Ennerdale Horseshoe Race

Ennerdale Horseshoe Race (10th June 2017), Report by Simon Roberts


Almost a carbon copy of last year’s Wasdale Horseshoe, in that we arrived in calm conditions on Friday afternoon, enjoying ‘beer tapas’ while awaiting an accurately forecast unseasonal depression that arrived in good time for the notoriously arduous race. As a result, the event became a survival mode plod in standard issue awful summer weather, one of many we have participated in over many years, at least three of which have ended up on BBC news (I don’t really feel an urgent need to add more to the list!). This always makes for a memorable and enjoyable experience, though, and it was particularly so this year as all four of us did the majority of the horseshoe together and crossed the finish line at exactly the same time, over 23 miles and nearly 8000ft of climbing later. The quartet of Buckley club mates ready to do battle were Hayley, Andy, Jez and myself – the same four that completed Wasdale in similar conditions last year – all excellent, uncomplaining and extremely tough companions in the hills.



Waves lapped the shores of Ennerdale as we set off in high winds and driving rain, bellies full of real ale, a full cooked breakfast and local black pudding, in preparation for the imminent loss of thousands of calories. The initial climb up Herdus steepens continually and is very sharp at the top: from here, easier ground leads to the rockier summit of Great Borne, by now completely exposed to the full force of the wind. This remained an arduous headwind most of the way up Red Pike. I knew the rest of this ridge to an extent, but always lack the in-depth knowledge I have in Snowdonia. Indeed, I lost my nerve when following the contouring racing line below High Stile on the Ennerdale side in thick mist, driving rain and a headwind, and myself and Jez climbed back onto the ridge through mobile scree: we did skirt the summits successfully though, avoiding both High Stile and High Crag to emerge on the scree run leading down to Scarth Gap along paths that were now torrents of running water. Despite missing the summits, and getting a good skirting line round the confusing and lumpy terrain of Haystacks, we still lost time over this section. From Scarth Gap, contouring leads to a steep climb up a fence line to emerge at Innominate Tarn – bleak rather than scenic in this weather – then down across a deep river crossing to the Blackbeck Tarn checkpoint.


I was last here during the Rab Mountain Marathon in 2014, shirt off in glorious September sunshine! The next leg, to Green Gable, struck us all in the pub the night before as being potentially the trickiest navigation on the route, so it was quite pleasing to get it more or less bang on. We caught up with Andy and Hayley (they had taken a better line over High Stile) then contoured round below some crags to pick up Moses Trod and hit the col below Green Gable without losing or gaining any height (I now had map and compass out the whole time – and Andy brought his knowledge of this part of the Lakes and instinctive reading of the terrain). The weather remained appalling, but we had a bite to eat and began to feel more optimistic about our prospects as we descended from Green Gable and went our separate ways again. Jez and I dropped down to Windy Gap and traversed Great Gable to the north before taking a very direct (perhaps too direct) line right up the front of Kirk Fell. This was up very steep mobile scree and small crags but still brought us out at the plateau and double summit of Kirk Fell – rather confusing in the mist although the rain was at last beginning to get slightly lighter. The wind was at its worst, however, almost identical to the Wasdale race last year as we descended the very steep and rocky north-west ridge to Black Sail Pass. Wet rock and high winds made this tricky and demanded care. The climb up Pillar from here is very long, but was quite enjoyable, and not too windy until we approached the summit. We had gathered a few more runners around us for the navigation for one last tricky section south-west from Pillar to Wind Gap then, staying cautious over the summit of Scoat Fell to finally pick up the wall leading to Haycock.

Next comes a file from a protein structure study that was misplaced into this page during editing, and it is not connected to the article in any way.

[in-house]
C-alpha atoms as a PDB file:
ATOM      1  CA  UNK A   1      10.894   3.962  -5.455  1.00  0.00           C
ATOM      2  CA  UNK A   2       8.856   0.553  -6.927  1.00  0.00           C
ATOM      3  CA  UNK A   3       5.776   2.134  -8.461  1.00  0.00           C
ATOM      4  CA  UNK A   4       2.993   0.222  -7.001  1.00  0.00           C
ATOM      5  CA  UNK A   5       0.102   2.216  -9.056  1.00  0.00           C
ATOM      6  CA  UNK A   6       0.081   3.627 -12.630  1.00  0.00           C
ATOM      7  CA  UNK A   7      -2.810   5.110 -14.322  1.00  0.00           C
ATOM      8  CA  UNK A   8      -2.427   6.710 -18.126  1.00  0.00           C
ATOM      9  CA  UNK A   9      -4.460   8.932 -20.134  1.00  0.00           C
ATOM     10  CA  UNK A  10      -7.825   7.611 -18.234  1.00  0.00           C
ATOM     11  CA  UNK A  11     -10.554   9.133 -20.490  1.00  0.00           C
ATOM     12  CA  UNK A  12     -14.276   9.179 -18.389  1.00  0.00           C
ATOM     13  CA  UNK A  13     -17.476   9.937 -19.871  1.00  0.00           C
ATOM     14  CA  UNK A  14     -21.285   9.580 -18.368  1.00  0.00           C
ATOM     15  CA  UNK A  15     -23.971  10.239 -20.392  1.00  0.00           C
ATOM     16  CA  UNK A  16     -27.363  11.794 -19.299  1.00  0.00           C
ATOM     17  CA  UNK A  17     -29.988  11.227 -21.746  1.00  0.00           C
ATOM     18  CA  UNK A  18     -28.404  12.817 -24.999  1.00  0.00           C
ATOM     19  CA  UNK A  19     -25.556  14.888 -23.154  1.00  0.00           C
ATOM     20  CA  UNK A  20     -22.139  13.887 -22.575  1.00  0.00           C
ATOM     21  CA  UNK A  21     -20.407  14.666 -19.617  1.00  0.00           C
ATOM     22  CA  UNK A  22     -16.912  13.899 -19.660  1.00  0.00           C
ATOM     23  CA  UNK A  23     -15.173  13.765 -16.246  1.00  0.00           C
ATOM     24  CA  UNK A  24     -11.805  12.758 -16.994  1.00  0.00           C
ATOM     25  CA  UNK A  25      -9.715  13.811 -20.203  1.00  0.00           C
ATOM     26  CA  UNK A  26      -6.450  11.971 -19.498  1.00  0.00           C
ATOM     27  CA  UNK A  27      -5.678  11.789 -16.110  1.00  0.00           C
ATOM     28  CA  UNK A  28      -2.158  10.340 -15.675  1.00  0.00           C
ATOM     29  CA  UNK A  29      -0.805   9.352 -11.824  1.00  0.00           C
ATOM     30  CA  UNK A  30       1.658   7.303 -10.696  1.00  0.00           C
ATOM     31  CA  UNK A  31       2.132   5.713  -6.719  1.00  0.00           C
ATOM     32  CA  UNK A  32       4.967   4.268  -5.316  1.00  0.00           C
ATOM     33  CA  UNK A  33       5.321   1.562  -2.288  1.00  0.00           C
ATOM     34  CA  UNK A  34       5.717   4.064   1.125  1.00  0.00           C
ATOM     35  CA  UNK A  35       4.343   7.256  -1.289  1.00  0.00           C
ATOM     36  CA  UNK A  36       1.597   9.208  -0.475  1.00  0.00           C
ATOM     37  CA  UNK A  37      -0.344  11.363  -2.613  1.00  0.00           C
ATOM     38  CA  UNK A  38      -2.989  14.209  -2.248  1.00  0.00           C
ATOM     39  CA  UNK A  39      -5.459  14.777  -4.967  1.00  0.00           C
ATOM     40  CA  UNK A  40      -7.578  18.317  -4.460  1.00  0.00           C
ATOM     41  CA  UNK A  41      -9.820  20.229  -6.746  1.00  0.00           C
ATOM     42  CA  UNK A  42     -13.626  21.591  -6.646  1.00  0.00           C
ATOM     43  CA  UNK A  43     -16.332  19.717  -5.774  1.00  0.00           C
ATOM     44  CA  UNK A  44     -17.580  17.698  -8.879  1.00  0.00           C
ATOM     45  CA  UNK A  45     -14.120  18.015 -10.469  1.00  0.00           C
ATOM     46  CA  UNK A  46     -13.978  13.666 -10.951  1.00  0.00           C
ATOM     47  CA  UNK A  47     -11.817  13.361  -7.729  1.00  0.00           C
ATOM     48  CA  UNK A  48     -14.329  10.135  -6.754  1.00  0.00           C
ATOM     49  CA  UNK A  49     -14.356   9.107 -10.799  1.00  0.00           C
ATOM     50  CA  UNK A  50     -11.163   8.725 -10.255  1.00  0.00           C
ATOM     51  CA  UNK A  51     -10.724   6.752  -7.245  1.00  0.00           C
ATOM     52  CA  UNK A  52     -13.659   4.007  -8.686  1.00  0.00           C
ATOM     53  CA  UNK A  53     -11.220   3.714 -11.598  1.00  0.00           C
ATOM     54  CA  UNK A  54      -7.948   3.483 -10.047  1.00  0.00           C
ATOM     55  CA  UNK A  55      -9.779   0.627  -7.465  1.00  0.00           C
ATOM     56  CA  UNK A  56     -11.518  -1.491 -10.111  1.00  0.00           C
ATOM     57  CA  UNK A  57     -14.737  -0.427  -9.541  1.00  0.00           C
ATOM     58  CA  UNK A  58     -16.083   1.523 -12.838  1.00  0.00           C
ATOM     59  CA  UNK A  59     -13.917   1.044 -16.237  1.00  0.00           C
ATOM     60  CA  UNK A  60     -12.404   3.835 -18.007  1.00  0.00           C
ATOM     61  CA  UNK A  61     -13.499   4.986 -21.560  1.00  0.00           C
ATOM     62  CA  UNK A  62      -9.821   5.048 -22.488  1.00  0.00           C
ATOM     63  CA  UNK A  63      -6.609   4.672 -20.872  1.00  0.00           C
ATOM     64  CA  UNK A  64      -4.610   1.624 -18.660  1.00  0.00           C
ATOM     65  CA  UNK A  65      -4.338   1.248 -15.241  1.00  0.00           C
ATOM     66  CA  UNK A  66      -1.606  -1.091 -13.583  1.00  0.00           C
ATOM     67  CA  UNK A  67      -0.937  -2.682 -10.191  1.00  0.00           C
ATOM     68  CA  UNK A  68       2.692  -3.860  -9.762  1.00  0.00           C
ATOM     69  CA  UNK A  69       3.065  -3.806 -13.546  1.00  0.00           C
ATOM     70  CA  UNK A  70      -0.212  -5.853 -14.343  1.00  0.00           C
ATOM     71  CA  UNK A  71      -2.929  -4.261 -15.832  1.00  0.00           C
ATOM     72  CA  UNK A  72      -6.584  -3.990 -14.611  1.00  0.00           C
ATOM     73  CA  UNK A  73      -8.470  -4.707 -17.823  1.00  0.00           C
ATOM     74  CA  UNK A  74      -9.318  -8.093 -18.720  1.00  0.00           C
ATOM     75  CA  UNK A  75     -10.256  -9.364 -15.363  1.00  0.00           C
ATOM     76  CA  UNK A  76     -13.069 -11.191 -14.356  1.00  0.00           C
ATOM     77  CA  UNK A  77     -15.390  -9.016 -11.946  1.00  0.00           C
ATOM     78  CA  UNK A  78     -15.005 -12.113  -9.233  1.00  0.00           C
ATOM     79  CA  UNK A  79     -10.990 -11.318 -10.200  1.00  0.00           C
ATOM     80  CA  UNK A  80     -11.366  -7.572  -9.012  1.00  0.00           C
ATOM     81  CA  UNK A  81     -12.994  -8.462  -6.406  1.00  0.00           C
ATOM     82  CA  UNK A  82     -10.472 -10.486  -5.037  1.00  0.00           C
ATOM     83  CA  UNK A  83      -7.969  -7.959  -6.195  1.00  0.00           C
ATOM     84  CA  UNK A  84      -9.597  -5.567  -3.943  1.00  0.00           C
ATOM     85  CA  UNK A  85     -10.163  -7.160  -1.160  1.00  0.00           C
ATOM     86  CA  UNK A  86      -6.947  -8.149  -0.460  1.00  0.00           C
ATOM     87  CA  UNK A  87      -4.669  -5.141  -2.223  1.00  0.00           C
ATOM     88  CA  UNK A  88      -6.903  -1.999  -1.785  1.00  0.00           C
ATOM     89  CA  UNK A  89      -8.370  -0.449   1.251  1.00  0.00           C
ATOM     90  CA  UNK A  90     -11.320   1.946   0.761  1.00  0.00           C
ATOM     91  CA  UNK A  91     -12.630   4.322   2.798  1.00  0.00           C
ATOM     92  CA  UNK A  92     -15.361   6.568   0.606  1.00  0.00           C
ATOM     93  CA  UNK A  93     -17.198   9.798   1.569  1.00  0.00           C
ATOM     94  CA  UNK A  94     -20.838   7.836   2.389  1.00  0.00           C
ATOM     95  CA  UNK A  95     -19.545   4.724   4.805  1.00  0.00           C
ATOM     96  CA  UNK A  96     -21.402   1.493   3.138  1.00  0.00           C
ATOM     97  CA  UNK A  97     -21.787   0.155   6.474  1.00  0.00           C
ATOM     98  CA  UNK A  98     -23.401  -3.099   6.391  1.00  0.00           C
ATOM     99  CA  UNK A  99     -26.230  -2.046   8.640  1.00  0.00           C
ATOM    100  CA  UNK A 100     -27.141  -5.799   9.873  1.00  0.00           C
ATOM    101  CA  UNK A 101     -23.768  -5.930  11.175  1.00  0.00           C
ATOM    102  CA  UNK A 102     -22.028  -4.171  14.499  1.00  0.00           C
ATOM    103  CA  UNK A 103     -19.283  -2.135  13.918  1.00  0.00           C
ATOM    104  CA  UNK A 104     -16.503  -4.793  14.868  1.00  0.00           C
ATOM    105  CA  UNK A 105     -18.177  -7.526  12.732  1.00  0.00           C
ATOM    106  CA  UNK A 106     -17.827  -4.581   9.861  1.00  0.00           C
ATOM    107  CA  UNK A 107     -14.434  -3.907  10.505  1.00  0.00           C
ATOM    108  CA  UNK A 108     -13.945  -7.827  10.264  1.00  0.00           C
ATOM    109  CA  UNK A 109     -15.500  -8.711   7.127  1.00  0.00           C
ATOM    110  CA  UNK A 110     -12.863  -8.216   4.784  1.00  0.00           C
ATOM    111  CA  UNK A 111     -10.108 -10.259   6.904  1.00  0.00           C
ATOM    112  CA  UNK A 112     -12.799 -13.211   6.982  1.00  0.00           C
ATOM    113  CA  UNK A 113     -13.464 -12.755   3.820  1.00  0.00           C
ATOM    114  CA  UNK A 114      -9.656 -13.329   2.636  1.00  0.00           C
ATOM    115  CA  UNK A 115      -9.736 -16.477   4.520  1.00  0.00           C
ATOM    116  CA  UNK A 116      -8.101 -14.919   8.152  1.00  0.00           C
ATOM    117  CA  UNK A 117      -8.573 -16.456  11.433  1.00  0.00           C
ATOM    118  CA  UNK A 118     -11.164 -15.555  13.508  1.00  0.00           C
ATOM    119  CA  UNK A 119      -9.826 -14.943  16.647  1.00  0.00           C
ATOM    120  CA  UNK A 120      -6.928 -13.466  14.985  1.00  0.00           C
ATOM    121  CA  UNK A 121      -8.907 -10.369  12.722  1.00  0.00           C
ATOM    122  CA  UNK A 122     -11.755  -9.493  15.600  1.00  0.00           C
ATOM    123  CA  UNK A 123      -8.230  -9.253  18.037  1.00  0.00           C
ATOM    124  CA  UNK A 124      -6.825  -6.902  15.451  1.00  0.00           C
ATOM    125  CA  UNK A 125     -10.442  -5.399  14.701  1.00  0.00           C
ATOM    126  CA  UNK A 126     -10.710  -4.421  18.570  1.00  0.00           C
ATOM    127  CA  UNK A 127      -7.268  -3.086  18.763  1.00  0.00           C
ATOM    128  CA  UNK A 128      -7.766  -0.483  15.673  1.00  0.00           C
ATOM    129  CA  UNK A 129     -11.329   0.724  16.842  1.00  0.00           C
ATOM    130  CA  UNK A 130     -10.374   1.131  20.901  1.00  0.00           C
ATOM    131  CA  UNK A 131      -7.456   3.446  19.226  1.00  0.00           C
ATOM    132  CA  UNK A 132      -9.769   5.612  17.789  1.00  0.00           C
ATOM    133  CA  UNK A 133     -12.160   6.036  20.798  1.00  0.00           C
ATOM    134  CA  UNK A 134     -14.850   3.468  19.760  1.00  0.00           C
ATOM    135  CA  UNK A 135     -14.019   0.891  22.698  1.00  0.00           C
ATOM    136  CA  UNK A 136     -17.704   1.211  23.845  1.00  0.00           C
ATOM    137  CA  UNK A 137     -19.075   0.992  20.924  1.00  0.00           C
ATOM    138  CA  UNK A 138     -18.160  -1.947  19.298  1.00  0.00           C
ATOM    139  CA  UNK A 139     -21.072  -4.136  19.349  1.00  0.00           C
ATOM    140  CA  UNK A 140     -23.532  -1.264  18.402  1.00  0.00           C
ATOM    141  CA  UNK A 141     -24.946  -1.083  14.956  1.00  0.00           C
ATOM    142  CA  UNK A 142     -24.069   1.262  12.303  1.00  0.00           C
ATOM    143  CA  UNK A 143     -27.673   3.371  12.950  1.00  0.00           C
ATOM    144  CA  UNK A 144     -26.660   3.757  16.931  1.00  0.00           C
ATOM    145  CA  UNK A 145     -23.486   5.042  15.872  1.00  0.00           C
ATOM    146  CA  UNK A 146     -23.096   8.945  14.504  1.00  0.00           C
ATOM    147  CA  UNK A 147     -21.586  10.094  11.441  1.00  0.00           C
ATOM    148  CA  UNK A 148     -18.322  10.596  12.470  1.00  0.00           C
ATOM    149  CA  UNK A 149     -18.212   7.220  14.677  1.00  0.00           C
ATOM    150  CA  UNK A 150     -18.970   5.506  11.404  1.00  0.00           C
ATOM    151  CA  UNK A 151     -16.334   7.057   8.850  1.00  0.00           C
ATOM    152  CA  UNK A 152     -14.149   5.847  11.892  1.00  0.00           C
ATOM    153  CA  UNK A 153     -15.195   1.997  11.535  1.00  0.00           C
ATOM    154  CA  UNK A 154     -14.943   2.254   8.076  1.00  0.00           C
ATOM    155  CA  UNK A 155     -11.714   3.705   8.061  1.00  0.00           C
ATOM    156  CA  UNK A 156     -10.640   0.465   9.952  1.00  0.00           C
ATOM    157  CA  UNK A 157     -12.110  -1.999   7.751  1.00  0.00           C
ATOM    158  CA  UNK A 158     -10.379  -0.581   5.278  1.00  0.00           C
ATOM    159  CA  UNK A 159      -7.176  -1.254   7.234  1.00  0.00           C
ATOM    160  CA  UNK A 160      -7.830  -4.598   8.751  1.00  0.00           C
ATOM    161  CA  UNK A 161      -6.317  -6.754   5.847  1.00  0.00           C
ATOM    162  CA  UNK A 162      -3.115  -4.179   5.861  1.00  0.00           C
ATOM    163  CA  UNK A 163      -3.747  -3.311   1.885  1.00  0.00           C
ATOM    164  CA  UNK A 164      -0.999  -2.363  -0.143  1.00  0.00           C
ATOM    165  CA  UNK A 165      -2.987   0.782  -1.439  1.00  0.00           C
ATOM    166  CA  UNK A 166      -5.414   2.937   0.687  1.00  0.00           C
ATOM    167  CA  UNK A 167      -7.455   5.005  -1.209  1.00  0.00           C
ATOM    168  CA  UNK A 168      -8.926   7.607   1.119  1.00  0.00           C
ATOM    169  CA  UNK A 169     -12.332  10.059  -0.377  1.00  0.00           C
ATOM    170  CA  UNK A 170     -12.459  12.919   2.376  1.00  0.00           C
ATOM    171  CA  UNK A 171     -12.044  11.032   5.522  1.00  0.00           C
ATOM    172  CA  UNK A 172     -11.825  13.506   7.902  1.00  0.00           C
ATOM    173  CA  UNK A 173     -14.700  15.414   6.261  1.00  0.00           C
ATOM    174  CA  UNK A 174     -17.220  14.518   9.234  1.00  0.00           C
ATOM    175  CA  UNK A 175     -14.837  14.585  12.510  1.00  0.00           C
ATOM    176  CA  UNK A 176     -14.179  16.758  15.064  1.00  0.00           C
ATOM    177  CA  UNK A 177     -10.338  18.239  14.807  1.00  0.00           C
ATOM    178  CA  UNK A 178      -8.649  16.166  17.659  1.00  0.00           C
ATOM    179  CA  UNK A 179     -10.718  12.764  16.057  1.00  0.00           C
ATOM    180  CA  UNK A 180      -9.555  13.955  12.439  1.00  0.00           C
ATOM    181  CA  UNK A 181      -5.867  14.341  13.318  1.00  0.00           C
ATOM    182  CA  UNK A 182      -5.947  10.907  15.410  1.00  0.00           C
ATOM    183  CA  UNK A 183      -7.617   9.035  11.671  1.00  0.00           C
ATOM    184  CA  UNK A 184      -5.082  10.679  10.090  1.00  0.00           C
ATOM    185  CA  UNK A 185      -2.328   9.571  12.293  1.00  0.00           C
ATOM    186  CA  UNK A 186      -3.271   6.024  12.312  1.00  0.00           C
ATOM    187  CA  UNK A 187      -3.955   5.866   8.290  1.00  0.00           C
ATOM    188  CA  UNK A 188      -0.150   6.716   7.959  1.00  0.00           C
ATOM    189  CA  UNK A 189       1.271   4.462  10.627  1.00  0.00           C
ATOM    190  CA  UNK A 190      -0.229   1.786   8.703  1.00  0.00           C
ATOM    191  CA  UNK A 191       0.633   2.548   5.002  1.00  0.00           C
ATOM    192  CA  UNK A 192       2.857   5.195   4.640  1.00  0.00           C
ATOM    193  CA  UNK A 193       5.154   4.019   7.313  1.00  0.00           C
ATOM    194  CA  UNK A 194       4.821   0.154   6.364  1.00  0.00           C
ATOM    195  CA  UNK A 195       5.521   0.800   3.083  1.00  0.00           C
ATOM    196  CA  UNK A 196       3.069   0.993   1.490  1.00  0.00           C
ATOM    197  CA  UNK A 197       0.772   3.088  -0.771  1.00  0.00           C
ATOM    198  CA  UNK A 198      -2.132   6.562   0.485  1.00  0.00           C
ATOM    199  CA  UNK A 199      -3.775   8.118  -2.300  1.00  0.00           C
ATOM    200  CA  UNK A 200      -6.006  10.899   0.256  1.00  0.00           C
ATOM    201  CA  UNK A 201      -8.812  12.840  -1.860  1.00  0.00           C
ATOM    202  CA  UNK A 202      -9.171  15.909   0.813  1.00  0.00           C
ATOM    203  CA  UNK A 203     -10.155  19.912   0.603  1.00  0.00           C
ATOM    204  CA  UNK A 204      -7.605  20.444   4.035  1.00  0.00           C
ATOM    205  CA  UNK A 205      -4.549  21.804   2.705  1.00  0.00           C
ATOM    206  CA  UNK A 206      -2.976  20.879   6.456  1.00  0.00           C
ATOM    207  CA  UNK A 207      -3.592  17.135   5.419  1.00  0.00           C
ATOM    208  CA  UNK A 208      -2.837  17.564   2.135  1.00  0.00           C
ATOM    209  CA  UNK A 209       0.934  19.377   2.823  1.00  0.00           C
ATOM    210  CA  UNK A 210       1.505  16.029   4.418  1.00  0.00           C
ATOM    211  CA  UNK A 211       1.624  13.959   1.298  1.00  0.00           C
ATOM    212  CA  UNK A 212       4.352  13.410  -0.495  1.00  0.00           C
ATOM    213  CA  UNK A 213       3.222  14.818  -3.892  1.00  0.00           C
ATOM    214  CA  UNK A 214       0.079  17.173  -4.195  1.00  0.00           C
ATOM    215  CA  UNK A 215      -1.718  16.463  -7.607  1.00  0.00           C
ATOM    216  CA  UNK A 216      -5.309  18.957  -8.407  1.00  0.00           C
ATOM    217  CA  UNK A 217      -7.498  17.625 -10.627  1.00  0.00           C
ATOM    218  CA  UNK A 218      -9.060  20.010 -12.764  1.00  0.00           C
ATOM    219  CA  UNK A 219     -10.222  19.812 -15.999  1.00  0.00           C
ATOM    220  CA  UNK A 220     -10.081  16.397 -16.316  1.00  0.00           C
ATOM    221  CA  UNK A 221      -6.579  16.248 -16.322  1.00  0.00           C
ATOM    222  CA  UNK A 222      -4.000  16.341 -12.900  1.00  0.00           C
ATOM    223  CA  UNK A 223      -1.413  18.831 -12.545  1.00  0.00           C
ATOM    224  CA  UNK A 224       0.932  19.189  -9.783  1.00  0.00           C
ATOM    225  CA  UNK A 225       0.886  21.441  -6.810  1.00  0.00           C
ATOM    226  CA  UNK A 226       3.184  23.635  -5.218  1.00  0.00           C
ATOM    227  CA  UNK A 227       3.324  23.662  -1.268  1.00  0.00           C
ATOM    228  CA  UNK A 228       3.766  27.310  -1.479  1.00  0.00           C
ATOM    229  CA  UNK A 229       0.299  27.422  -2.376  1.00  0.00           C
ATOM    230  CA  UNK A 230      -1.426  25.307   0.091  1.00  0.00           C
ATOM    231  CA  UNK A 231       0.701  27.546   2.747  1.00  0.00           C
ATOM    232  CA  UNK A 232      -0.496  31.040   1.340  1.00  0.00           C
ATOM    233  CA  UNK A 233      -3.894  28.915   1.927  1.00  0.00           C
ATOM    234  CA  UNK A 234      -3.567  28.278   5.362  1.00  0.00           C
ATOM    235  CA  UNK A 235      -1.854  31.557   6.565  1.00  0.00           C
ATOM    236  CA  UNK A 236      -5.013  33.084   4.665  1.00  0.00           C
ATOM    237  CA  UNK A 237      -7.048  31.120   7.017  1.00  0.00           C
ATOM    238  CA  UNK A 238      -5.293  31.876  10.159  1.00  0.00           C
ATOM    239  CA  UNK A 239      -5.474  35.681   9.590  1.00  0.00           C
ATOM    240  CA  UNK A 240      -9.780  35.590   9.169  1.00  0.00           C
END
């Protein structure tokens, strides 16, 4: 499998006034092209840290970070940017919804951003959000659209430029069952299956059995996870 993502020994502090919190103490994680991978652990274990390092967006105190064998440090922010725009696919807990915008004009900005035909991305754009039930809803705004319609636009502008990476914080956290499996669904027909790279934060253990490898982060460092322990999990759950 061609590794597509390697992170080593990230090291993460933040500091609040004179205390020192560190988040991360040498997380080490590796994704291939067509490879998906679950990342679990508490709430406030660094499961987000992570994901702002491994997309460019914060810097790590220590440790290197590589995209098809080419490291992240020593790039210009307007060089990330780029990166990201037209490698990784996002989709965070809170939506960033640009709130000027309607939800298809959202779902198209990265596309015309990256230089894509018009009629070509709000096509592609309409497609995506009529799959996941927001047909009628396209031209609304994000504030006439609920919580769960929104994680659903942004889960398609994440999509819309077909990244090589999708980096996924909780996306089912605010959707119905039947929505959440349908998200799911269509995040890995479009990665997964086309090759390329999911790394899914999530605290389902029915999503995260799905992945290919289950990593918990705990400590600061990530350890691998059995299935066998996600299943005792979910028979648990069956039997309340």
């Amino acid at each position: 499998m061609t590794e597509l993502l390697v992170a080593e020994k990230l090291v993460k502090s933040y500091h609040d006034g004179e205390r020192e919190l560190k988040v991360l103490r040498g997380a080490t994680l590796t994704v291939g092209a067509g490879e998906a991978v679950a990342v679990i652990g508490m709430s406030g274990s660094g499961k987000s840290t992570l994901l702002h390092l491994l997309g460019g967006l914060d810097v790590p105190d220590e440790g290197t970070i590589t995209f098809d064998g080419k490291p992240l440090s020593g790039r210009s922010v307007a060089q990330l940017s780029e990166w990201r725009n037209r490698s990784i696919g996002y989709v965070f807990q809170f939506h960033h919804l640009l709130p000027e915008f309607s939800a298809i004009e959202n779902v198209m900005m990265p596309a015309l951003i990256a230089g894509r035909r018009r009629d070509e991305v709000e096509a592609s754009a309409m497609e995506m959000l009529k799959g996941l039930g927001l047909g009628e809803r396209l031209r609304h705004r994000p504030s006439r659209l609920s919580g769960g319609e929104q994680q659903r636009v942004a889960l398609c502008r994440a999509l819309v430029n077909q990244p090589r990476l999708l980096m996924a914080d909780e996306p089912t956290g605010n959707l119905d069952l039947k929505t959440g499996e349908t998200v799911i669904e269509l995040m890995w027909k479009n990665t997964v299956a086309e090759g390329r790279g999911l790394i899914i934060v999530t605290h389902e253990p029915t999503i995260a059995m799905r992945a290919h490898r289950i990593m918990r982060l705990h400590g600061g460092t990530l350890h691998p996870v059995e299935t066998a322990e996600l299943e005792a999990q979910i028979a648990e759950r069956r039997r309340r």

Finally, it was possible to relax a bit although the run-in is very long, over Haycock, Caw Fell and Iron Crag: still misty, although the rain was beginning to ease and the terrain is kind underfoot, grassy, and this is the real difference with Wasdale, which obviously climaxes on Scafell Pike. So, although Ennerdale is longer, indeed the longest traditional fell race in the UK, it is probably true to say that it is a tad easier than Wasdale. The forest below the final low summit, Crag Fell, has now been cleared so the ascent route was a tad confusing initially: we took the obvious small path and dibbed the final checkpoint before the final, indirect descent back to the Scout Hut. The weather, ironically enough, began to clear (although we were much lower by now) and we finally got a view of Ennerdale! A series of waterfalls led to a section through conifers, then a meeting with Jos Naylor, before the final run to the finish line, which we crossed together. Lots of drop-outs and non-starters: another memorable outing and a brilliant day out. We have been gradually ticking all of the long British classics – Ennerdale is the longest proper fell race (by that I mean a non-commercial, not-for-profit traditional and long-established race where the competitors look after themselves) albeit with slightly kinder terrain than Wasdale, Jura or Pedol Peris. Only Duddon left to go!


Leave a Reply

This site uses Akismet to reduce spam. Learn how your comment data is processed.